It is also important to consider the timing of the alleged attack. The United States has acted in direct support of Saudi Arabia’s heinous crimes in Yemen from the beginning by “leading from behind” through providing intelligence, strategic advice, refueling, and other logistical assistance. While the U.S. whines incessantly about “barrel bombs” being dropped on terrorists, Saudi Arabia is intentionally dropping bombs on civilians all over Yemen yet not one word has been uttered in condemnation by the U.S.

Still, after the Saudis bombed a Yemeni funeral, killing at least 100 people, even some mainstream press organizations (mostly due to the fact that the independent press has revealed the nature of the Saudi mission in Yemen) were no longer able to hide the Saudi crimes against humanity. As a result, even the United Nations which had been paid by the Saudis to keep silent on previous Saudi war crimes was forced to issue a statement of condemnation.

Amidst the discussion of the Saudi crimes, the U.S. support for Saudi actions has become an issue that is no longer so easily ignored by Washington with many “human rights organizations” and national governments criticizing the Obama administration for its cooperation and assistance in slaughtering the Yemeni people.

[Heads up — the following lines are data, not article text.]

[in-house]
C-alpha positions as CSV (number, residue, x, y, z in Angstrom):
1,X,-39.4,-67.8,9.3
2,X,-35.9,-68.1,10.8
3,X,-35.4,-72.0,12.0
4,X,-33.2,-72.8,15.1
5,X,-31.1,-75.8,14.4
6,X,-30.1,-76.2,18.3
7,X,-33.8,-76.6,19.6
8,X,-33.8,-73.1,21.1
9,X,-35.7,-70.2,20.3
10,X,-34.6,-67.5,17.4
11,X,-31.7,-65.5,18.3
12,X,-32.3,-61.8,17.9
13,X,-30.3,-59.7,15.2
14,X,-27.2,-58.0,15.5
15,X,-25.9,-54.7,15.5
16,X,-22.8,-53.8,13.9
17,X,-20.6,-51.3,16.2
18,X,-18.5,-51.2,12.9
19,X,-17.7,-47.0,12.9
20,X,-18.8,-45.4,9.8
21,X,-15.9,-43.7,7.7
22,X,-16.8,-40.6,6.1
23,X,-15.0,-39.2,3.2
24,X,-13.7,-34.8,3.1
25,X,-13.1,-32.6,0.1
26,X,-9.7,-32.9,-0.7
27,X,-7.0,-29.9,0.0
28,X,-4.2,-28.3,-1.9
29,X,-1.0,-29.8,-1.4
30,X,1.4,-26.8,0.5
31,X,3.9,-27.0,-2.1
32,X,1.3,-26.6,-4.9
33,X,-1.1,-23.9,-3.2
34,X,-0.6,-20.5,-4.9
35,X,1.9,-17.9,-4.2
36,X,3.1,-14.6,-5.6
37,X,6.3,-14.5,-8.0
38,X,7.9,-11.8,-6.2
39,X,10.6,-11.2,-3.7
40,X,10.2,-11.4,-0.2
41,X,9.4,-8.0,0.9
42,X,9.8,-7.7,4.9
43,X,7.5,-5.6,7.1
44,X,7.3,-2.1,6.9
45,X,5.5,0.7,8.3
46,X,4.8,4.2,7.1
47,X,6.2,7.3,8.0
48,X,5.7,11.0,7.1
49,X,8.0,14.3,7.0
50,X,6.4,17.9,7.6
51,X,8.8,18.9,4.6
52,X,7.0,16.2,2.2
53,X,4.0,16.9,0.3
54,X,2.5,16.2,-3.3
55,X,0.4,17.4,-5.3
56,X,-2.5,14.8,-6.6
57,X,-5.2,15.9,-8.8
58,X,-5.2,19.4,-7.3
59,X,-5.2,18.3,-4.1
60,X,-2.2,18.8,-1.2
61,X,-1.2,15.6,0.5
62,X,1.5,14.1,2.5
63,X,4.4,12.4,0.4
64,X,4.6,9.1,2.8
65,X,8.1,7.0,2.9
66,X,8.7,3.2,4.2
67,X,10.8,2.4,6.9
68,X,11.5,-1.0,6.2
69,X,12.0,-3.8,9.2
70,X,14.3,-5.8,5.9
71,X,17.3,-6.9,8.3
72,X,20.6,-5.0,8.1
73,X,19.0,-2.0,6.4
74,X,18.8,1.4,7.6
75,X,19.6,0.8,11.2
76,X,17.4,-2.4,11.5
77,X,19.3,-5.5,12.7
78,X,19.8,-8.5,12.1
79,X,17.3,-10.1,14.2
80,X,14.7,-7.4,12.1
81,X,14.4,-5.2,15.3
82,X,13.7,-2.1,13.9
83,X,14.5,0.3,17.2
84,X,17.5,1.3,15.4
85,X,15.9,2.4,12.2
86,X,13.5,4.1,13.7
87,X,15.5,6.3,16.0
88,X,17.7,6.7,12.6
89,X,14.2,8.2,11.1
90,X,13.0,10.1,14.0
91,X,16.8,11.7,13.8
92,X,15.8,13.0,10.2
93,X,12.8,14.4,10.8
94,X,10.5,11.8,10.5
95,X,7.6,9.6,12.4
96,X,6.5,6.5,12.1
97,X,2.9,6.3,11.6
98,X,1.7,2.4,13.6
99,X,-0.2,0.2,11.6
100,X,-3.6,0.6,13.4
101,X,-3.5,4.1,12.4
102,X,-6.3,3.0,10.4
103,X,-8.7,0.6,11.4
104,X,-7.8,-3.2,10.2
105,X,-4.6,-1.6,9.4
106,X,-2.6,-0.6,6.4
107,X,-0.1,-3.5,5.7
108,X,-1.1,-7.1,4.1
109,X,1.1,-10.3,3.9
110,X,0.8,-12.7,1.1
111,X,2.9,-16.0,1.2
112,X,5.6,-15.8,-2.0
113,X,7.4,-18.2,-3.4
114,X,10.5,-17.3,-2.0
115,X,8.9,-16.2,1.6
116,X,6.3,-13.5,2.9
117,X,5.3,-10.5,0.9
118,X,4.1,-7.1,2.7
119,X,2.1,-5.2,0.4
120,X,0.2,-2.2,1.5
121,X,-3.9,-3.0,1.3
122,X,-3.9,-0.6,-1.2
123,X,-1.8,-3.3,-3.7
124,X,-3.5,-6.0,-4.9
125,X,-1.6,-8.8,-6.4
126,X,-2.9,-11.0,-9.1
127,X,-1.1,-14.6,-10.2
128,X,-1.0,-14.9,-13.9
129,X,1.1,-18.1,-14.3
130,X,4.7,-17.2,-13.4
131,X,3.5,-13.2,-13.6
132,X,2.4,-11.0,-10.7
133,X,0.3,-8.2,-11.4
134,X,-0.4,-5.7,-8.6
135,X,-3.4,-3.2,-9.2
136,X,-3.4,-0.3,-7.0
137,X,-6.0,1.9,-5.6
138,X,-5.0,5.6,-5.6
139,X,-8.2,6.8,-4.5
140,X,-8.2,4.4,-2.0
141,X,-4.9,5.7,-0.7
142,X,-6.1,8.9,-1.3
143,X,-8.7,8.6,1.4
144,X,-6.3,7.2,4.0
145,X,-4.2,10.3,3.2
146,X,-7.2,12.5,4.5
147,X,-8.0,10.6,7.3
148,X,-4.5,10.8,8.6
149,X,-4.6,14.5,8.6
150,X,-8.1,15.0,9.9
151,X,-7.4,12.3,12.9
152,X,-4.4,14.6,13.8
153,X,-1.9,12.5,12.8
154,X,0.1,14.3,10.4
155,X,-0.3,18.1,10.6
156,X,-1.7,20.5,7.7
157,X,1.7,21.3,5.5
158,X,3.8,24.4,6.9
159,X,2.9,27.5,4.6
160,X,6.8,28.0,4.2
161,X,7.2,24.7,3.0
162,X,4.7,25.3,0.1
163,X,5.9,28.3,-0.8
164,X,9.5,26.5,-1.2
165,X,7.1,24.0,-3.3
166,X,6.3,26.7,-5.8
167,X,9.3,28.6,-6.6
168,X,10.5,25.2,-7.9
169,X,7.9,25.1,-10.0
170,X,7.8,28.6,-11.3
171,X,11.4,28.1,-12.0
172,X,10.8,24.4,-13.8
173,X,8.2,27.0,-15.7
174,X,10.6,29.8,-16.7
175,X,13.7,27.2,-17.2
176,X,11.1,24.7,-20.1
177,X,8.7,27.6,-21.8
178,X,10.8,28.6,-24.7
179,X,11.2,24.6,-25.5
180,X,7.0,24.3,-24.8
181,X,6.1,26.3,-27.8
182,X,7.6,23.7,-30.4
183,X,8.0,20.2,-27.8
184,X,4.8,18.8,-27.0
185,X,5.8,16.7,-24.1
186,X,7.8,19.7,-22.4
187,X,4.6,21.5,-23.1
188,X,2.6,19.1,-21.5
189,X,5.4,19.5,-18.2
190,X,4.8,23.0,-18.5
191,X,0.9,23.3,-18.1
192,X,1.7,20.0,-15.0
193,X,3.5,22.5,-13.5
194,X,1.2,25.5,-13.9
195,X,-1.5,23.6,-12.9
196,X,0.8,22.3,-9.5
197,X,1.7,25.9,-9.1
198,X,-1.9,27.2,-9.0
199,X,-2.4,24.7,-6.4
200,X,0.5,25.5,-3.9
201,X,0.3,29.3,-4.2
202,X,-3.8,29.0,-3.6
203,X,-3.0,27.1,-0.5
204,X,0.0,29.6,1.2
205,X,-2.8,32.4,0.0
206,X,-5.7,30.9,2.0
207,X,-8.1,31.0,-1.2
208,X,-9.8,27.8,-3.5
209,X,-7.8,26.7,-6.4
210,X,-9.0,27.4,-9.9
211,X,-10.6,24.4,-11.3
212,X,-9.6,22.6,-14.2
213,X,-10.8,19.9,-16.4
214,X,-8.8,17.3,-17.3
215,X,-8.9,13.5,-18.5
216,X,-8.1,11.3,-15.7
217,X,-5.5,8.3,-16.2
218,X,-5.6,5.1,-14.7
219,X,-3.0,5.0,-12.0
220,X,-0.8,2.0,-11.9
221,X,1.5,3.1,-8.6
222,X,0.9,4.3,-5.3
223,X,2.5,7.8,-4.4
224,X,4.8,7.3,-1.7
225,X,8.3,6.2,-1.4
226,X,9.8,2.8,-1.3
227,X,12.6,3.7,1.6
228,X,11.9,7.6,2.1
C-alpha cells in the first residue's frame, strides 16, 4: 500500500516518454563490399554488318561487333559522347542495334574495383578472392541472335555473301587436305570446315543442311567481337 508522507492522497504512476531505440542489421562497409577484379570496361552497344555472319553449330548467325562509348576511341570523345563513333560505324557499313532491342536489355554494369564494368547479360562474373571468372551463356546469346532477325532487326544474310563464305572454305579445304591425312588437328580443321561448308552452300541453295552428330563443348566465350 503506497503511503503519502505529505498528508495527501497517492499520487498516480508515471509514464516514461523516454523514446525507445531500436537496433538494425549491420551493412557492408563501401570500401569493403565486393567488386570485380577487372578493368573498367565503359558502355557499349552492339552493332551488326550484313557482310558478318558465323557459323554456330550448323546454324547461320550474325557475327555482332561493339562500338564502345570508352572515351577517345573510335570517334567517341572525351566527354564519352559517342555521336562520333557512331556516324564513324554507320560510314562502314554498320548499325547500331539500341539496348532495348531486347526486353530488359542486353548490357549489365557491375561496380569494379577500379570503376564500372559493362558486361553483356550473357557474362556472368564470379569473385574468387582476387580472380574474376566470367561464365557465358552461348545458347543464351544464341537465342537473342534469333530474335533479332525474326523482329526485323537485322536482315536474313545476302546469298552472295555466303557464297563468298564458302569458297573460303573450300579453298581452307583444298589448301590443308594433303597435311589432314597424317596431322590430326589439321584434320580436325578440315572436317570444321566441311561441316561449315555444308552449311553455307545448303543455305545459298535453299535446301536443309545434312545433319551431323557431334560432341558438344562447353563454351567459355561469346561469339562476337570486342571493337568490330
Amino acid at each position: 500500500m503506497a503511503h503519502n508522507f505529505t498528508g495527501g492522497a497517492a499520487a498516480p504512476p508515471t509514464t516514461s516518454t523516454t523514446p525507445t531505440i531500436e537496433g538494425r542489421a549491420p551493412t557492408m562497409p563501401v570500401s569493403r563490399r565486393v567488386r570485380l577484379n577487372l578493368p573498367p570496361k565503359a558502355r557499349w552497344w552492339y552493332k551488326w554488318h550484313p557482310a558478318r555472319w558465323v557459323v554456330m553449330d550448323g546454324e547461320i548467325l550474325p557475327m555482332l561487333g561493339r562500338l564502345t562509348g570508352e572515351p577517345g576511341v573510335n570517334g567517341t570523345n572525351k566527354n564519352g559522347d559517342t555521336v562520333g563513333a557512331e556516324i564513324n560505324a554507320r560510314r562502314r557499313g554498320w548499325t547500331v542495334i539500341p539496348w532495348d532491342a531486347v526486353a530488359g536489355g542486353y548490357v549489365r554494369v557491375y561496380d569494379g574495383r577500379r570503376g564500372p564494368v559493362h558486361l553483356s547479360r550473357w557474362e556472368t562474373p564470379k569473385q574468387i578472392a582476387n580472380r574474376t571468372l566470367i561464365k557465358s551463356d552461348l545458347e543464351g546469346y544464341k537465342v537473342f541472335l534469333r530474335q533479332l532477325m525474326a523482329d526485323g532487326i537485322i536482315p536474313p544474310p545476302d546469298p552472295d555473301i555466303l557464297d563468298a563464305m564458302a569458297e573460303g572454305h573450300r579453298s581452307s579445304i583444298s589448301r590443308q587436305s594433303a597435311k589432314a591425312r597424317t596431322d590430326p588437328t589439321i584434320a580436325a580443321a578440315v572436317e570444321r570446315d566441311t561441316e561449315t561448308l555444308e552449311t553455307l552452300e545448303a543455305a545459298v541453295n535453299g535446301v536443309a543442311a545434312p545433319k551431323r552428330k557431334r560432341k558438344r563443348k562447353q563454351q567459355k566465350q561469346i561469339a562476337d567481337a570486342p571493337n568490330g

Thus, just as the United States’ complicity in war crimes and crimes against humanity begins to gather attention on the global stage, the Houthis inexplicably launch missiles at a U.S. warship.

As Global Research writes,

You might consider it strange that the Houthis, who have not fired on American ships ever before in the nearly 2 years of warfare in Yemen, suddenly decided – just as American support for Saudi Arabia was in question – to launch missiles at an American destroyer.

You might be asking yourself, “Why would the Houthis, who struggle to get any coverage in the Western press at all, let alone sympathetic coverage, launch an attack on America?”

You might consider it strange that the Houthis, already fighting a losing battle against a richer and better equipped enemy, might try and drag America into the war.